plugged into the same circuit, your UPS will "see" the
voltage drop. The UPS will click on, depending on how
much the voltage drops and for how long, and on the UPS
Your situation may not indicate a problem. Typically,
it is advisable to run laser printers/copiers on a
separate circuit to avoid the annoyance that the periodic
voltage drop may create. For example, a light fixture
plugged in to the same circuit may dim periodically
as the laser or copier re-heats the fuser. So much
If the voltage at the receptacle drops by more than 3%,
then the wiring and the total load on the circuit should
be checked. The drop is computed based on the voltage
measured at the service panel minus the voltage measured
at the receptacle.
Check the back of your UPS. It may have switches to make it less sensitive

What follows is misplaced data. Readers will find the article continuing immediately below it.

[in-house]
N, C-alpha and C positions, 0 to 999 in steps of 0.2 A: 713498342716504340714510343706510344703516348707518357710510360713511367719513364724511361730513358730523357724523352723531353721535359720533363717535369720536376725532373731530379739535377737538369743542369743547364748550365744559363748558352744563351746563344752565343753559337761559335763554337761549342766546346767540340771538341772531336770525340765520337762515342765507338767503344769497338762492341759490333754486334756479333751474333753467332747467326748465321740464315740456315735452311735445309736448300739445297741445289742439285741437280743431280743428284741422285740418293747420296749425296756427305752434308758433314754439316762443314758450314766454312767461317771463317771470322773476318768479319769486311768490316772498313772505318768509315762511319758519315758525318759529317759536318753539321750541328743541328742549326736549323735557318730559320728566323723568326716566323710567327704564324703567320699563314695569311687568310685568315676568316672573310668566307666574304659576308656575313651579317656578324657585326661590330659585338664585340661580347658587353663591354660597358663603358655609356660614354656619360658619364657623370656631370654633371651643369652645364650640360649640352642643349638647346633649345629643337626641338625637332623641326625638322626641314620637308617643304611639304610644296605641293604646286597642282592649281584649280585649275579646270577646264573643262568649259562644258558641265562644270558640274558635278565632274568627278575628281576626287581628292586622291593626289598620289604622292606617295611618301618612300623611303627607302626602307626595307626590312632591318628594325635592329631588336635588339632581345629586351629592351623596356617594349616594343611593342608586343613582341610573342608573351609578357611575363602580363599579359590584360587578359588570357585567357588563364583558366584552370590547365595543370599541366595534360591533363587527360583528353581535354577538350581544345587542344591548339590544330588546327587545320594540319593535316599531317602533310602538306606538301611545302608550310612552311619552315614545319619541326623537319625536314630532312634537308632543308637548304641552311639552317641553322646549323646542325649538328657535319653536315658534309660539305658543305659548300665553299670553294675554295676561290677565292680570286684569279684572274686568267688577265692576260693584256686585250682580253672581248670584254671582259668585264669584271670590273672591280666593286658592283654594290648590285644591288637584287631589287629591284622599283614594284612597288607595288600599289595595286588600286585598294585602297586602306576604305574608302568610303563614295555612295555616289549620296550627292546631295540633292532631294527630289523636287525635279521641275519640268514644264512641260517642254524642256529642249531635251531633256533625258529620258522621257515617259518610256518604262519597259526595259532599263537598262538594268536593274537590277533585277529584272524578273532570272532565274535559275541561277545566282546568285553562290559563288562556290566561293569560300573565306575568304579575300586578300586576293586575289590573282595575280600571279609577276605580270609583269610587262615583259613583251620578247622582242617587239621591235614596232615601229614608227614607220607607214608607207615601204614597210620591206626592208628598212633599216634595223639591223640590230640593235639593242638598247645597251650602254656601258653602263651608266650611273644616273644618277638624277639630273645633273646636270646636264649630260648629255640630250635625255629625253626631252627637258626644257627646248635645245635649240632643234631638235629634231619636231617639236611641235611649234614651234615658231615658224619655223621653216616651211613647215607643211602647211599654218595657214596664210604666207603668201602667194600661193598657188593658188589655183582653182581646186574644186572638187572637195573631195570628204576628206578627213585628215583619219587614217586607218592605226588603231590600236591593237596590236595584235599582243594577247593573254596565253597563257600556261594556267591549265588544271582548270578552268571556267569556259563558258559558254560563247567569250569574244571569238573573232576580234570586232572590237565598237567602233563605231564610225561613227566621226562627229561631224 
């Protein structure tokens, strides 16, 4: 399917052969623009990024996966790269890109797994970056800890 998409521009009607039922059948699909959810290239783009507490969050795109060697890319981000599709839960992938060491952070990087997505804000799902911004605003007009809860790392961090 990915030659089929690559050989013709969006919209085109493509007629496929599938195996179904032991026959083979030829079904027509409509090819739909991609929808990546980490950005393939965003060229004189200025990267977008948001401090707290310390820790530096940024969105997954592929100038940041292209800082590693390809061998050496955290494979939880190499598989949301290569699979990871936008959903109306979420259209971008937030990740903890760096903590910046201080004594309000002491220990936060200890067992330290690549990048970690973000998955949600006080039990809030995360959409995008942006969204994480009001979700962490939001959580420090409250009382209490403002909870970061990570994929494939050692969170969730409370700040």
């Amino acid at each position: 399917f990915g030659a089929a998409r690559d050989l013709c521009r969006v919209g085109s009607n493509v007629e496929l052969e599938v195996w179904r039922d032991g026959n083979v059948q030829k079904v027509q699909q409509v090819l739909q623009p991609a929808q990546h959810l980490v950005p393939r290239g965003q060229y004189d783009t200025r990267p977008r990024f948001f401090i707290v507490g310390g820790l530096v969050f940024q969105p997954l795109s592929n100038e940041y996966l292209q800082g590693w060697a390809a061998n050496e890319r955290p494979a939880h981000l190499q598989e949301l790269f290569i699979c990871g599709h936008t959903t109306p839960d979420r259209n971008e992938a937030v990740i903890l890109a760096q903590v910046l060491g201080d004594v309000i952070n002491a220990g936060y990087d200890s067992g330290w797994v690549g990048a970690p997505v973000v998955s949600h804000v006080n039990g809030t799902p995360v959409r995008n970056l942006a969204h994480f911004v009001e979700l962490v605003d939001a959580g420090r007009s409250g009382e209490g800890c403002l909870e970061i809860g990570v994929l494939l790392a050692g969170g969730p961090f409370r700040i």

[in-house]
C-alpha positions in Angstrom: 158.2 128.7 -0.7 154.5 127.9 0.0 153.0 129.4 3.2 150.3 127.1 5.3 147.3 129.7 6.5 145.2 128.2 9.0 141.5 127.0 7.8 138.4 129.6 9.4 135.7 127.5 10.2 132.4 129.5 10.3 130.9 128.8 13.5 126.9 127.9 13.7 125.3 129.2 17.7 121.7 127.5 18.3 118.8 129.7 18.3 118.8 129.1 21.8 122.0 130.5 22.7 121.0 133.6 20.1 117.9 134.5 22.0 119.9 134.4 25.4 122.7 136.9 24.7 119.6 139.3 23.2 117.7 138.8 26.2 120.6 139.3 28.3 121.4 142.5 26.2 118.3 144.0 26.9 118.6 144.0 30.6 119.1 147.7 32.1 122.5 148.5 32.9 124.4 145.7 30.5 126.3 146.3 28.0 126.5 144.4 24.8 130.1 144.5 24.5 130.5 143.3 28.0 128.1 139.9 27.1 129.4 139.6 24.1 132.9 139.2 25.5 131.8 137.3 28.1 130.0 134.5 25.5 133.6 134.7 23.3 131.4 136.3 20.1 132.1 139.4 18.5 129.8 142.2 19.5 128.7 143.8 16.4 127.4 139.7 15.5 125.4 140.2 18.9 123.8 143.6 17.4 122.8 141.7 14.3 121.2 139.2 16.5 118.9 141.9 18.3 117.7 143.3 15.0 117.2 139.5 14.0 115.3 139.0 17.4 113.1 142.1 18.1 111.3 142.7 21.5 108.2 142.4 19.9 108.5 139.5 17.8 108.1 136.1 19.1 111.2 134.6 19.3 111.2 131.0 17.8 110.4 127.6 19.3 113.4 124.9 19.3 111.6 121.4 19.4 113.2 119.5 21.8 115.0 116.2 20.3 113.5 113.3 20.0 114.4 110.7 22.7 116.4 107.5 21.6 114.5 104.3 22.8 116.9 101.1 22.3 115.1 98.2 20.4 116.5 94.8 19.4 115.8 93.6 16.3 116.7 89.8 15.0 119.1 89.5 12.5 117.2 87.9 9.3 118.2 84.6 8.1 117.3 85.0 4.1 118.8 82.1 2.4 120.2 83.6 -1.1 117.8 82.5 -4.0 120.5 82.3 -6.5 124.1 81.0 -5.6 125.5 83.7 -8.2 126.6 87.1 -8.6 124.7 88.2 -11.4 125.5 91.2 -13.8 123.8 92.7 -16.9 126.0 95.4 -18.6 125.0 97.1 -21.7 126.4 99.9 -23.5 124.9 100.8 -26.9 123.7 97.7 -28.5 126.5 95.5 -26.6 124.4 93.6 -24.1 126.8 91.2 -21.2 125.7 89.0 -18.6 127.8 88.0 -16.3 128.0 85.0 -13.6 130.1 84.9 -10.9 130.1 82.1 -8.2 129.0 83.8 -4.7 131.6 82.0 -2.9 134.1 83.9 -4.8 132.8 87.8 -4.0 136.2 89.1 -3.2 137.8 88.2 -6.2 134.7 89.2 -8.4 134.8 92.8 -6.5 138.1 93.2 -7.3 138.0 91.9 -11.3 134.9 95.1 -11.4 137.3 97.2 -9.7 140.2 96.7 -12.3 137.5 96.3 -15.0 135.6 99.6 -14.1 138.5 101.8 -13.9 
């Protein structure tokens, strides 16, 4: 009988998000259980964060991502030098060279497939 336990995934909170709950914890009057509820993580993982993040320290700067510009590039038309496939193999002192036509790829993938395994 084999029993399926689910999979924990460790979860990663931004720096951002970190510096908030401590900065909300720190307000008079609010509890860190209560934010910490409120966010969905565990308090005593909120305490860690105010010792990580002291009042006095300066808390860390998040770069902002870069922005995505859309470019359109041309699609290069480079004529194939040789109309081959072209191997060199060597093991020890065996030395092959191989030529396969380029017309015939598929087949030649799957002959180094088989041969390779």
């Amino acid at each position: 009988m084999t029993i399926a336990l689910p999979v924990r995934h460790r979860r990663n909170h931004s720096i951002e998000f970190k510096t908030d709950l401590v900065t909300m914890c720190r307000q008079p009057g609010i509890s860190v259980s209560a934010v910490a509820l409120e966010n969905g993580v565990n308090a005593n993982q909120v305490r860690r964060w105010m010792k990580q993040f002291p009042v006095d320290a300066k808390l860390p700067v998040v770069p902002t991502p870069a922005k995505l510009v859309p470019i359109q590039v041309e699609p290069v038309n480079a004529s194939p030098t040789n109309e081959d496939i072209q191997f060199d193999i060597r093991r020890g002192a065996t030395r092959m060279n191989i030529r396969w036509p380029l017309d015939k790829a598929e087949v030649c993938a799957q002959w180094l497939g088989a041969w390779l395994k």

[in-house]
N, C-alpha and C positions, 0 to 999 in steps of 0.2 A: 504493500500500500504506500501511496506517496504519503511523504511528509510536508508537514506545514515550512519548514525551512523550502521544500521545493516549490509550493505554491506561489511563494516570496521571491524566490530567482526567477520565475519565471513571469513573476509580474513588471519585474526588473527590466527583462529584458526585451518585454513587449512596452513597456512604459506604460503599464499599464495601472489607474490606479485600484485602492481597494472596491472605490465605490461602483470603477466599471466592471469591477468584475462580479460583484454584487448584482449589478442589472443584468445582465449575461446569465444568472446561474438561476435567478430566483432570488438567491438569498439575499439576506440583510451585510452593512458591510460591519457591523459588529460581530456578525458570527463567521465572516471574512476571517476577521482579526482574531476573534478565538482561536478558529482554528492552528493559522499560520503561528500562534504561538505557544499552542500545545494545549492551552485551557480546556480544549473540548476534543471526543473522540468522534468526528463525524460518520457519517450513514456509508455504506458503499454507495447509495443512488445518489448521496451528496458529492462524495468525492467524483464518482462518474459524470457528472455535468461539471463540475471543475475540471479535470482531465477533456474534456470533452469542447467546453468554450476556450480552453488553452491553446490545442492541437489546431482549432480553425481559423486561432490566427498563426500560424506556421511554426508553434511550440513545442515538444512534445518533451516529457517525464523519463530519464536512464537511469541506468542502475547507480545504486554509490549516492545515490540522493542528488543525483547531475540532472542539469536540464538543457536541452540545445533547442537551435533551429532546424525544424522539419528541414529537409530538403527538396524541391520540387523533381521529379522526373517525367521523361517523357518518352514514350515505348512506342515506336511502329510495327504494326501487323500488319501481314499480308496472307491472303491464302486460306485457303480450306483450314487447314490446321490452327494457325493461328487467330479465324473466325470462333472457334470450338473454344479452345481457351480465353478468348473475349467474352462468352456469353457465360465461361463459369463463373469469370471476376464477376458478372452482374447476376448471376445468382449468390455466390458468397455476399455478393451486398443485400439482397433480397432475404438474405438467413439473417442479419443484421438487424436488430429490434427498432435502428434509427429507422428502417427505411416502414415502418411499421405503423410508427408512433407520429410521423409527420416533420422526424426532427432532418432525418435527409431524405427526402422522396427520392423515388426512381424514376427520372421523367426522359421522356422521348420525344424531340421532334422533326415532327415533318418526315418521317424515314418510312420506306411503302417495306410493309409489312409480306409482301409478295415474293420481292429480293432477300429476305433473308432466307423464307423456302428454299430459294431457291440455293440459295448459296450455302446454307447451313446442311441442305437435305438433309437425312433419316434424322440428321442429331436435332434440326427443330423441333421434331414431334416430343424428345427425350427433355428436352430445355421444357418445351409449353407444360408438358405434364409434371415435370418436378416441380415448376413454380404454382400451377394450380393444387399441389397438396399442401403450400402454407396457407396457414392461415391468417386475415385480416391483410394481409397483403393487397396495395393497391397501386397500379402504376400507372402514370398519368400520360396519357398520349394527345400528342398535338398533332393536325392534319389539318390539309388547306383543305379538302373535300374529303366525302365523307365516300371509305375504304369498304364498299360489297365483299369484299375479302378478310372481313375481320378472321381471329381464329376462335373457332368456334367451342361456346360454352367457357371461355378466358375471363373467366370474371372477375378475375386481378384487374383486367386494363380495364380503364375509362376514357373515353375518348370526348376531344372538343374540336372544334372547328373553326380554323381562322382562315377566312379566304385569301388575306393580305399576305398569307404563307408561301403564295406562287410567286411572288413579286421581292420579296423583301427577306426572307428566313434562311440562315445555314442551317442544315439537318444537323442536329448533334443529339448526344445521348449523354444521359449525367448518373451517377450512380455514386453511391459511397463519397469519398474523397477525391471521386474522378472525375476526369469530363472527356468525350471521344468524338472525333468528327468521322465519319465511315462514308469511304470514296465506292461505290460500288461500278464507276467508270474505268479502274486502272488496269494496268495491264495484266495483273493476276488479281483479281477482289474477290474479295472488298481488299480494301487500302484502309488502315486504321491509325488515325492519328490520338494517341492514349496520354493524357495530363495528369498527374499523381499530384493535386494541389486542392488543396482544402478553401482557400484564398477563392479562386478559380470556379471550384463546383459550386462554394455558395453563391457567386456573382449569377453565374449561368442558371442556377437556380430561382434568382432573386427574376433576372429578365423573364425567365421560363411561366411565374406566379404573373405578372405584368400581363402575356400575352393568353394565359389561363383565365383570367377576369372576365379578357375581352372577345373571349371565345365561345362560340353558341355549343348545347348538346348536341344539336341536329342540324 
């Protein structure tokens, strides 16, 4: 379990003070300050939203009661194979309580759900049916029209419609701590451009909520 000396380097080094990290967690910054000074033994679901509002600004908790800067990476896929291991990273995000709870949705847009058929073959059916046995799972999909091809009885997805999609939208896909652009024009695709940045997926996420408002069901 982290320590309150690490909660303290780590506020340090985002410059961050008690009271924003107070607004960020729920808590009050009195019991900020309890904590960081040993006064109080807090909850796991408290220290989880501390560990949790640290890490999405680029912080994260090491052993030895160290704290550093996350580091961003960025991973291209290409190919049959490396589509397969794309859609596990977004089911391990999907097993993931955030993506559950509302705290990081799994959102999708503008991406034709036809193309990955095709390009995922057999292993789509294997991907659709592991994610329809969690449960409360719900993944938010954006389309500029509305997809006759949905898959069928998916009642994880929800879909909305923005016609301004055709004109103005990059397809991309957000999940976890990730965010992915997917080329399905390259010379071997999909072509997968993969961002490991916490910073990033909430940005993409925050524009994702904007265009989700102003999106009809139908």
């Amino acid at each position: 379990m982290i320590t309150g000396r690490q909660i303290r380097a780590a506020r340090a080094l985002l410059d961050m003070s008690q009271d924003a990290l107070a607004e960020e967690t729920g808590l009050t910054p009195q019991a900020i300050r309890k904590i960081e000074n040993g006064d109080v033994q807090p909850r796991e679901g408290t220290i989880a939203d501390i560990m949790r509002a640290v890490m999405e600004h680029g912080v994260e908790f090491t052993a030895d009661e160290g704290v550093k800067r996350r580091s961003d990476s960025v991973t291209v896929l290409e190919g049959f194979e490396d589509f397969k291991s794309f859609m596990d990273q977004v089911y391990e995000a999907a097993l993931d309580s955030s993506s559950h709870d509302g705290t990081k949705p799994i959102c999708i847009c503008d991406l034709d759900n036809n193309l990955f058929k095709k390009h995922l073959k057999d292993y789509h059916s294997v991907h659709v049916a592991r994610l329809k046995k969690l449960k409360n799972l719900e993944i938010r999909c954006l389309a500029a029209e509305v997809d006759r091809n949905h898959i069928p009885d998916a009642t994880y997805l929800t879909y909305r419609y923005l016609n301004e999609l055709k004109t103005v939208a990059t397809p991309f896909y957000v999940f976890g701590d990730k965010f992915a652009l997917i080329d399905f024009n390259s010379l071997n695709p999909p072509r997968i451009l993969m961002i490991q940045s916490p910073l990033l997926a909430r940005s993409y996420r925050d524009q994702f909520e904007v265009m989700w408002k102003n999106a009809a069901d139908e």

to voltage fluctuations. Computer supplies aren't affected buy even moderate
fluctuations so should not be an issue. We one lost a phase, computers were
running 75 volts. I asked everyone to shut the computer off because that is
hard on the supply to operate under that condition for an extended amount
I have an interesting update. Haven't tested the voltage yet, but it makes
a difference which outlets I use even though they are on the same circuit.
In my testing so far, if the UPS and computer are at an outlet farther than
the copier is from the main switch box, the UPS trips when the copier is
turned on. If the copier is farther away than the UPS and computer, the UPS
does not trip.
My solution may be to move the copier to the end of the circuit. I hope the
voltage drop does not cause any damage to the copier. What is a safe
voltage drop for electronic equipment like a copier or laser printer?
Copiers and laser printers can draw a fair amount of current when their
heaters kick in.
But even at that, the voltage dip shouldn't really be all that bad.
You *might* have a loose/bad connection in that particular circuit (you
mention in another reply that the problem doesn't occur on another circuit).
This sort of thing could get worse over time and be a 'bad thing'.
If it's a 15 amp breaker in a fairly new house, I'll take a *guess* that